Club Insider

A Man of Many Hats

Through CourtSouth, IHRSA and Club Insider, Norm Cates Has Devoted a Lifetime to the Club Industry

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Pamela Kufahl Presents Norm Cates With Club Industry's Lifetime Achievement AwardPamela Kufahl Presents Norm Cates With Club Industry's Lifetime Achievement Award

Originally published by Club Industry on its website (www.clubindustry.com), September 13, 2017. (Courtesy of Club Industry/Penton Media, Inc. and Penton Business Media, Inc. Not to be reproduced without written permission.)

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If one is to tell the story of how Norm Cates helped revolutionize the health club industry, there is only one logical starting point: the 1973 oil embargo.

It was a cooler-than-usual October in North Central Georgia, and Cates was beside himself. A world away, the Yom Kippur War was raging, and OPEC was playing gasoline hardball with the United States. Per-barrel oil prices doubled, tripled and eventually quadrupled. Shockwaves fired off in every direction, even rattling the U.S. airline industry.

Cates, a then-27-year-old Southern Airways pilot, was among 40 new aviators who were handed a 4-year layoff. It was an abrupt ending to a journey that had been years in the making. Aviation is in Cates' DNA. His father was a B-17 gunner in World War II's Pacific Theater, and Cates grew up as a proper Air Force brat, bouncing from base to base, city to city. (Or as Cates, ever extroverted, tells it with a laugh: "I never met a stranger.")

Except Cates was now a stranger to even himself. If he wasn't a pilot, who was he?

A certified public accountant named Ray Irwin held the answer. During Cates' layoff, the two men met incidentally while waiting for a racquetball court at their Atlanta apartment complex. Irwin was property-savvy and had hatched a business plan to open his own racquetball club in the city. Cates liked the idea. It was the height of U.S. racquetball craze, and Cates needed reliable income. More importantly, he needed a purpose.

In 1976, Cates and his partners—Irwin, Rich Boggs and Fred Streck—launched CourtSouth, a racquetball-club company that was among the first of its kind in the American Southeast. Cates, the once-unlikely club owner-operator, found himself knee-deep in a young but rapidly expanding industry.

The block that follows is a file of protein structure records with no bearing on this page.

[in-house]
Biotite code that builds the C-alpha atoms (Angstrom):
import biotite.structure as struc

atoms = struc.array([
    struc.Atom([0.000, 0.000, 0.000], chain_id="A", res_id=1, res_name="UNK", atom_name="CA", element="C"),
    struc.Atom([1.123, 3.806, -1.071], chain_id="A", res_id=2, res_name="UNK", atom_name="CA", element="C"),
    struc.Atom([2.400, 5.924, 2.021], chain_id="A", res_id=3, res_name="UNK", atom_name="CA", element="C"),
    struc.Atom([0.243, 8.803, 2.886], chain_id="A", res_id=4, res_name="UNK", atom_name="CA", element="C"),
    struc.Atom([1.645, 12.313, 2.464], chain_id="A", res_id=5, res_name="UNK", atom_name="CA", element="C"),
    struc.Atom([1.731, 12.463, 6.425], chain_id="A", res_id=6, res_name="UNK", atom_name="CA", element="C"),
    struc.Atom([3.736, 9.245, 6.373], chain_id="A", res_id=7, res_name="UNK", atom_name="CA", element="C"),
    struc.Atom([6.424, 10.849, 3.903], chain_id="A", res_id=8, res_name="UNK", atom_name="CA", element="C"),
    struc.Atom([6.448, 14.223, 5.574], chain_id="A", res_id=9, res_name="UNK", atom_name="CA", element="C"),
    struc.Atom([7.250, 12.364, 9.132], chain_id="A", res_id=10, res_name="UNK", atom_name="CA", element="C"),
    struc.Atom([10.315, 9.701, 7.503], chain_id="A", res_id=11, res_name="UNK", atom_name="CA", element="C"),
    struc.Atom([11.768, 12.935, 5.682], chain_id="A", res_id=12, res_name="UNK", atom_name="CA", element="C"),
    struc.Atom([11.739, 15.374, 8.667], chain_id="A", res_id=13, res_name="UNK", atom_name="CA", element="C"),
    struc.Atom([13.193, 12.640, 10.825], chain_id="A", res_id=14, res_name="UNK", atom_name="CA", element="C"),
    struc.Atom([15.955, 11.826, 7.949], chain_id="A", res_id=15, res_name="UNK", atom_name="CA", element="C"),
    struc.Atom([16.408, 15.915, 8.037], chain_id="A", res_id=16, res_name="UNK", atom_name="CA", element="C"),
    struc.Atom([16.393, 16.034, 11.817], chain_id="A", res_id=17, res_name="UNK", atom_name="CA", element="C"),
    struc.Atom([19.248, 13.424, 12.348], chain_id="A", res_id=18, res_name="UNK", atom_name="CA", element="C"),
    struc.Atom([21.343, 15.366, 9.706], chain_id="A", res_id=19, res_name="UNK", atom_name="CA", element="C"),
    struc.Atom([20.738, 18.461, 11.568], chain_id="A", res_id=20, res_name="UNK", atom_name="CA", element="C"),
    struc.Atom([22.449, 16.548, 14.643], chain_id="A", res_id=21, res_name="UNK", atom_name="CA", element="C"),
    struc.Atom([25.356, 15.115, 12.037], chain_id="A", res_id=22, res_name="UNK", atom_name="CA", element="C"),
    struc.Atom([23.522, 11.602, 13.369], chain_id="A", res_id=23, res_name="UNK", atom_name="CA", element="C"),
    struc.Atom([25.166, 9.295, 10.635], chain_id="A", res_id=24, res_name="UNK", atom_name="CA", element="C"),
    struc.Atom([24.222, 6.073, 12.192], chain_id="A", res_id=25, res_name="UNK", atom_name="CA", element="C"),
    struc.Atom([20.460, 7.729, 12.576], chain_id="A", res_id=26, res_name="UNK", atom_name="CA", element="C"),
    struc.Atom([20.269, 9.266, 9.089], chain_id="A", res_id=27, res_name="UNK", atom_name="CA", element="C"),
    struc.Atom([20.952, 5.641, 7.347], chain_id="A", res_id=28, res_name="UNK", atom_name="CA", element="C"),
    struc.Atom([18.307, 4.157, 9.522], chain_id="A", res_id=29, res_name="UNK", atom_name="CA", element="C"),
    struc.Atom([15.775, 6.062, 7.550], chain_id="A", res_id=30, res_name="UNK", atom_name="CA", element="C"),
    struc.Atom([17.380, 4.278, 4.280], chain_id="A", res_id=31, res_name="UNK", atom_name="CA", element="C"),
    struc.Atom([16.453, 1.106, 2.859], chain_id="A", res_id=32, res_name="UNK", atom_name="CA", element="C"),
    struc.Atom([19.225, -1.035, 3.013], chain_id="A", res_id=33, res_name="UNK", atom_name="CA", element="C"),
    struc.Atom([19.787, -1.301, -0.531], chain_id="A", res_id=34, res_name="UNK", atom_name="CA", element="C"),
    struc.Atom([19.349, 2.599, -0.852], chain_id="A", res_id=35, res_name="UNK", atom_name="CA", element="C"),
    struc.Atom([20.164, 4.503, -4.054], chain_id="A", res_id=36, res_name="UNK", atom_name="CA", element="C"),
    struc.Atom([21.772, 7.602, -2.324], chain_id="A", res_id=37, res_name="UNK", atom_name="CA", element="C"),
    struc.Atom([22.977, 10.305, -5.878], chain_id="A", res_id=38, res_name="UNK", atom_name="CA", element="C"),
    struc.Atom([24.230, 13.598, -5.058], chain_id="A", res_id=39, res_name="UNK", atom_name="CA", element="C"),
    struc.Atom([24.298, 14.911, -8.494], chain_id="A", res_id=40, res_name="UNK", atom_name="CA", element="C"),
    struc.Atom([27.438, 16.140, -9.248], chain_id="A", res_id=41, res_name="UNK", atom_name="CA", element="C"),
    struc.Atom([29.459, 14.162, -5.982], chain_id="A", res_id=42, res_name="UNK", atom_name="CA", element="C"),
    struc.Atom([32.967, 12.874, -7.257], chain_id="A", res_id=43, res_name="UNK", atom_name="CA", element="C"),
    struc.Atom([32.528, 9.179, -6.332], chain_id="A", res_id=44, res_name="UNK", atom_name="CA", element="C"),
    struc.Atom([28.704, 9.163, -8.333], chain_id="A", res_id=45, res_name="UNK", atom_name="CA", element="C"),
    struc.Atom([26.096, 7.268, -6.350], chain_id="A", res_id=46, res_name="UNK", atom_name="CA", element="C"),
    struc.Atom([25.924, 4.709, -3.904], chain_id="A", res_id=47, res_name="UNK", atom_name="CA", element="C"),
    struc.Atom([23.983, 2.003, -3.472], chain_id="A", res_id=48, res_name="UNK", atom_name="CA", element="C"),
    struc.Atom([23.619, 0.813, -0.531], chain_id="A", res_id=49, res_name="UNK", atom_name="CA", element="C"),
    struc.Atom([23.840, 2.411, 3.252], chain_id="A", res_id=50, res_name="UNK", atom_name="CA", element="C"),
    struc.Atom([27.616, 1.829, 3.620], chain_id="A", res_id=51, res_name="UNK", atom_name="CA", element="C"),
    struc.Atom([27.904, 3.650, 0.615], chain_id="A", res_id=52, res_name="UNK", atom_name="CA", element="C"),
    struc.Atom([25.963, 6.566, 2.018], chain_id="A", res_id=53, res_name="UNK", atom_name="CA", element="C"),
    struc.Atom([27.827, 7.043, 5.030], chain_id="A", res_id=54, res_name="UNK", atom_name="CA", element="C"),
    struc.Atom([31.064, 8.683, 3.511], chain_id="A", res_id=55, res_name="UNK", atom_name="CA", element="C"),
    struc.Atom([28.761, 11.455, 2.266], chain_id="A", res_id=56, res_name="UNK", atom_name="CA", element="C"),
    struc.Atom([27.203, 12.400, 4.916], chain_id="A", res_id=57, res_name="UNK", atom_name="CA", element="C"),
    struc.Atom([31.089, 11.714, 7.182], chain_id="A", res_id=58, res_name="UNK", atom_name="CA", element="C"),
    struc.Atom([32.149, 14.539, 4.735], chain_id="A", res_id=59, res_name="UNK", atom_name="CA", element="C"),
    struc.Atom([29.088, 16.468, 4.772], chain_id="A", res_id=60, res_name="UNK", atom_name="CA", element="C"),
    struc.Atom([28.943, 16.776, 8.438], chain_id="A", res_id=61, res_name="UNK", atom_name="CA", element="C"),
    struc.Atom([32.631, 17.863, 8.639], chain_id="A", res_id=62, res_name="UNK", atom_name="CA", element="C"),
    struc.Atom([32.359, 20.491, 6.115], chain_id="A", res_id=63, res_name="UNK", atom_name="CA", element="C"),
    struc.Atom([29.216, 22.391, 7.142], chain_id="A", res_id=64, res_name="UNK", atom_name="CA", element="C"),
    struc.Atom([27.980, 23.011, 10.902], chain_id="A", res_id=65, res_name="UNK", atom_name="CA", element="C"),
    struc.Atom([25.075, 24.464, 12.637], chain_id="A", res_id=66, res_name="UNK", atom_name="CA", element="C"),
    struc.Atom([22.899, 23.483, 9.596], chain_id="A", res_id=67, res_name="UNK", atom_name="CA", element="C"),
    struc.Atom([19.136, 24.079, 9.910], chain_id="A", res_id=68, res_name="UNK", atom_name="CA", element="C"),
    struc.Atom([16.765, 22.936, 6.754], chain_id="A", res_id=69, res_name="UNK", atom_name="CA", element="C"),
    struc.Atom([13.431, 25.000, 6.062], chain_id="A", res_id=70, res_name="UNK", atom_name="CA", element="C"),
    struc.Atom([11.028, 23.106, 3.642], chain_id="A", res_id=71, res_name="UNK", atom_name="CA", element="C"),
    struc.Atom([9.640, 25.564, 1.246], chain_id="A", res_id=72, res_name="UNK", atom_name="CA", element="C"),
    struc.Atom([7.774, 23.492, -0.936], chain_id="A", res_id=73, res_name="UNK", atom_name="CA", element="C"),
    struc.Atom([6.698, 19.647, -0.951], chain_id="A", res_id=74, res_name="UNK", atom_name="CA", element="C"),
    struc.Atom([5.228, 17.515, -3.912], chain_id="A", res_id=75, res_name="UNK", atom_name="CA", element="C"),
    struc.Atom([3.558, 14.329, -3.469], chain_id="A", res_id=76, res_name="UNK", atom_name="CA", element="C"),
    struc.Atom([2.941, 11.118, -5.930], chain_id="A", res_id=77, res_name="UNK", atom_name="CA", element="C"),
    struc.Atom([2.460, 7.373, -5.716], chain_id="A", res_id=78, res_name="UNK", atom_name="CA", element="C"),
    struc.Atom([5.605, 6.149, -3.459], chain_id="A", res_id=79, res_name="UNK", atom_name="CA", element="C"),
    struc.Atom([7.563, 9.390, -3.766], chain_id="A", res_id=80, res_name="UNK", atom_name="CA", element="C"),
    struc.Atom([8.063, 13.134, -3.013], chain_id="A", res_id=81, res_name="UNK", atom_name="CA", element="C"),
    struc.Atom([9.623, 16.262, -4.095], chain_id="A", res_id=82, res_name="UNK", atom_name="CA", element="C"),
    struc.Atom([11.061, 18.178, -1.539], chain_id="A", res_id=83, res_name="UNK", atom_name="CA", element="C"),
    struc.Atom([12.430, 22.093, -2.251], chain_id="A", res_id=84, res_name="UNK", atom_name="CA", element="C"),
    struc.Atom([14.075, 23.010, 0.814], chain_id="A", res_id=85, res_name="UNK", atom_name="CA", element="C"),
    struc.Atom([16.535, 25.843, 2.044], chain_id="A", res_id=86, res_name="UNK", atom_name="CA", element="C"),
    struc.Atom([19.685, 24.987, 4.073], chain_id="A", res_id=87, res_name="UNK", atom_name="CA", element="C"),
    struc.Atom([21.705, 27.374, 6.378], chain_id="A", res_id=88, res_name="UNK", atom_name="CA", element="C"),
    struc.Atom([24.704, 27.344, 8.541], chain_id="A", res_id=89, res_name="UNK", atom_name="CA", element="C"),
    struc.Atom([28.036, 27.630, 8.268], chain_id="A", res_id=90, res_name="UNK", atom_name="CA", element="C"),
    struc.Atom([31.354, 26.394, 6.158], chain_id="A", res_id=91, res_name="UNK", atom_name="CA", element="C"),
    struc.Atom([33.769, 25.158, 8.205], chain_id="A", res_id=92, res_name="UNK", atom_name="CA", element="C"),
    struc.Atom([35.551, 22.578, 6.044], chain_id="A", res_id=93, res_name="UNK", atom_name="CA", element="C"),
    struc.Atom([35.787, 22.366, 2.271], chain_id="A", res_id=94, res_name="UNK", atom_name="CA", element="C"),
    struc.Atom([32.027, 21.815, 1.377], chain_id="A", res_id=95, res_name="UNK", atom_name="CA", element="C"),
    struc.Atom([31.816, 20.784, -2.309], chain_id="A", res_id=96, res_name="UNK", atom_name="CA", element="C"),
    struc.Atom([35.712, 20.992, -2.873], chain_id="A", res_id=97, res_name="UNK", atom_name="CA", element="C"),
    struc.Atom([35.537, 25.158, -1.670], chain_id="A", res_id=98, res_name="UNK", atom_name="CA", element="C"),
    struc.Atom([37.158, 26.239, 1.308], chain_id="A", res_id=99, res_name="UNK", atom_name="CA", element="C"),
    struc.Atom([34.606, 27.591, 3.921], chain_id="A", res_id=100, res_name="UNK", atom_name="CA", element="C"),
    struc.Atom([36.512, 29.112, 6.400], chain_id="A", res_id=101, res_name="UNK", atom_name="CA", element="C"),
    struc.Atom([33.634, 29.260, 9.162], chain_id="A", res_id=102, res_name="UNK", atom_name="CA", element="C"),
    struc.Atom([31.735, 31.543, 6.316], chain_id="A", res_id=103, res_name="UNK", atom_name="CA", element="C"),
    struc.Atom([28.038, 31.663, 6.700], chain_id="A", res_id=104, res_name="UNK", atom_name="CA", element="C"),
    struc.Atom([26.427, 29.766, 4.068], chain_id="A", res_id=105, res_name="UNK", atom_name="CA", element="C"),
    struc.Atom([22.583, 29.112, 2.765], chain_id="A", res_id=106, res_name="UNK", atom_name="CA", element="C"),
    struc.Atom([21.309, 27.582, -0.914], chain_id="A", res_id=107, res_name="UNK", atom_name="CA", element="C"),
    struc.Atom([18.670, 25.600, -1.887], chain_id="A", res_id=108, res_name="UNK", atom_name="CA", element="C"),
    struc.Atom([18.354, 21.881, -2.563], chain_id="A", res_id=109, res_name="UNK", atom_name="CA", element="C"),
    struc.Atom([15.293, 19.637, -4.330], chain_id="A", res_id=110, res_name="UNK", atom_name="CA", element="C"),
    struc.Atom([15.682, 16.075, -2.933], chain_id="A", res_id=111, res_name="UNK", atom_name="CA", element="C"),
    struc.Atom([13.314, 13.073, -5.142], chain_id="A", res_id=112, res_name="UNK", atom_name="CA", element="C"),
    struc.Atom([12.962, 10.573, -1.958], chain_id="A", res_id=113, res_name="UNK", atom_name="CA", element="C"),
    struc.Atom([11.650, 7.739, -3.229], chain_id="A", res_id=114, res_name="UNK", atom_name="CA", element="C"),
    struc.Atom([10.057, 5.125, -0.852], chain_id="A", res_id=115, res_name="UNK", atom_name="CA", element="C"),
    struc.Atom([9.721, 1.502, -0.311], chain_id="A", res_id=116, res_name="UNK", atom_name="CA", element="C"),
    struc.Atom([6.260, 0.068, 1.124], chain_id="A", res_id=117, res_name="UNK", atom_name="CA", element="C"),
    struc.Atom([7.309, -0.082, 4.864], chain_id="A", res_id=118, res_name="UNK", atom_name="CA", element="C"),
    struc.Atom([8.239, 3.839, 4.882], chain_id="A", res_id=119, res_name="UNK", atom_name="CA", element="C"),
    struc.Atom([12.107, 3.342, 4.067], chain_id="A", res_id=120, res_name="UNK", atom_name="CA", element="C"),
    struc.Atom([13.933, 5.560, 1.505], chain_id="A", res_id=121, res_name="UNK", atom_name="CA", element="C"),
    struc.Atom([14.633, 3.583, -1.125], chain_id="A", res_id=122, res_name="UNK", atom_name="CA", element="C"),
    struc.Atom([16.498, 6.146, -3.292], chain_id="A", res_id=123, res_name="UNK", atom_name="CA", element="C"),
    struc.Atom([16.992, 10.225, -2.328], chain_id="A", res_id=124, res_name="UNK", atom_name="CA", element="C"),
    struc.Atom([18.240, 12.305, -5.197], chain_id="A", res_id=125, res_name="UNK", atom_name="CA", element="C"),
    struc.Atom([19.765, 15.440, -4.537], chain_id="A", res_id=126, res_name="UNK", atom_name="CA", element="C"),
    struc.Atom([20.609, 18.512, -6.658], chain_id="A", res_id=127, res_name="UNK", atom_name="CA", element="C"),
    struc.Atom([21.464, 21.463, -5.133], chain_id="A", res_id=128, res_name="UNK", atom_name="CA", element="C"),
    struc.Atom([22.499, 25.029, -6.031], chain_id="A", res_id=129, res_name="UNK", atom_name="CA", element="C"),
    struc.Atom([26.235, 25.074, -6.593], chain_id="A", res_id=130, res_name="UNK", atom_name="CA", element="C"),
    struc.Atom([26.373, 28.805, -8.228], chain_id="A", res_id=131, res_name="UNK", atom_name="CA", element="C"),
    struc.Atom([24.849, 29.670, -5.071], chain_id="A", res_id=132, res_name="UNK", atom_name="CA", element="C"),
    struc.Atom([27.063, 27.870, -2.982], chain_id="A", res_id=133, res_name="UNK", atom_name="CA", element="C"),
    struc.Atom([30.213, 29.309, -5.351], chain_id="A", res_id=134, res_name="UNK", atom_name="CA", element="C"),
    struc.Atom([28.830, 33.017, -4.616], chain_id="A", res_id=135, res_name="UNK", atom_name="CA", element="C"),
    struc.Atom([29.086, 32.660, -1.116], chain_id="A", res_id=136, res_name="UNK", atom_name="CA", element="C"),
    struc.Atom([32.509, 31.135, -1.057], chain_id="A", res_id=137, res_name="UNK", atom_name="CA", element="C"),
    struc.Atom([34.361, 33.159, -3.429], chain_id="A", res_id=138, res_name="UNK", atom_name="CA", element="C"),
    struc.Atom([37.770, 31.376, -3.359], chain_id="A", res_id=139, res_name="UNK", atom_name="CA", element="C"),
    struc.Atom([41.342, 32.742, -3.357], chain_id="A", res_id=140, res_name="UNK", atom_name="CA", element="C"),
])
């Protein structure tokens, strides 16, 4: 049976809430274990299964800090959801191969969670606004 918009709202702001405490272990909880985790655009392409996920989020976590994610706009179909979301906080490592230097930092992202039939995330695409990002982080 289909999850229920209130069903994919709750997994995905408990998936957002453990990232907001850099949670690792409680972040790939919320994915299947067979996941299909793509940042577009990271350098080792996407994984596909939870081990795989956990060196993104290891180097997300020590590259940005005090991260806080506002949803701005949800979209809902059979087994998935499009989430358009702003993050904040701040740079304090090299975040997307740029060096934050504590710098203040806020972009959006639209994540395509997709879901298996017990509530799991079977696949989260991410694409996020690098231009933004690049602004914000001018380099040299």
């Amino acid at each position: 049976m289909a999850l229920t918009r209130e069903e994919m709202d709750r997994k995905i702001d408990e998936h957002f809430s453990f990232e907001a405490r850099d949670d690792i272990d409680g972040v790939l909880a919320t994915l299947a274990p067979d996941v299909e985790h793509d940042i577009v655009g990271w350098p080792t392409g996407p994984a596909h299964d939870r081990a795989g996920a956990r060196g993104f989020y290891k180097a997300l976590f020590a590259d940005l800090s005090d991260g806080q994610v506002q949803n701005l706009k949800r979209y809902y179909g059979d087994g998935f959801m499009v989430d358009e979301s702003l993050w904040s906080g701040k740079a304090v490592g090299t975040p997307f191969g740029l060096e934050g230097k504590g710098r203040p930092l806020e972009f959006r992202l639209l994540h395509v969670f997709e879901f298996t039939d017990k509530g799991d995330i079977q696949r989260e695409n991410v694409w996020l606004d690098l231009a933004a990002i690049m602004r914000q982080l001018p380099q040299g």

Forty-one years later, he remains one of the industry's greatest patrons, and one of its most influential leaders. For Cates, this year's Club Industry Lifetime Achievement Award recipient, CourtSouth was only the beginning of a long and storied career—one that is intertwined with the maturation of the very industry itself.

A New Calling

Norm Cates as a United States Air Force Jet PilotNorm Cates as a United States Air Force Jet Pilot

The oil crisis came and went, and Southern Airways eventually called Cates back to work. But things had changed. He was now a successful racquetball club operator, whose first facility attracted 5,000 members in its first 90 days of business.

In a pivotal moment, Cates resigned without remorse from his job at Southern Airways (which later became Delta Air Lines).

"It turned out, I had just made up my mind," he said. "I wanted to stick with what we were creating. I resigned because I thought I could have more enjoyment with [the club business] if I stayed with it. I could have made a quarter-of-a-million dollars [a year] as an airline pilot. But one of the things I learned—money's not the only thing that life's about."

With CourtSouth, Cates and his partners felt like they were "steering their own ship." If they were going to be successful, it would be because they had made the right moves. If they failed, it would be because they hadn't. These notions of freedom and responsibility took Cates back to his years as an offensive lineman at North Carolina State University, where he was a First Team All-Atlantic Coast Conference and Honorable Mention All-American.

Even though Cates was as an All-New York State football player in high school, he had been told he was physically too small to find success in Division I college football. For the young athlete, this was a challenge, not a deterrent. Cates' high school coach had taught him that the harder you hit, the better your chance is of winning the game.  In other words, sheer intensity and passion will determine your successes or failures—in football and in life. Cates saw the club business in the same light.

"We ended up being successful in the club business," Cates said. "We made a dent in the marketplace in Atlanta because we created a new product mix that wasn't really there until we got started."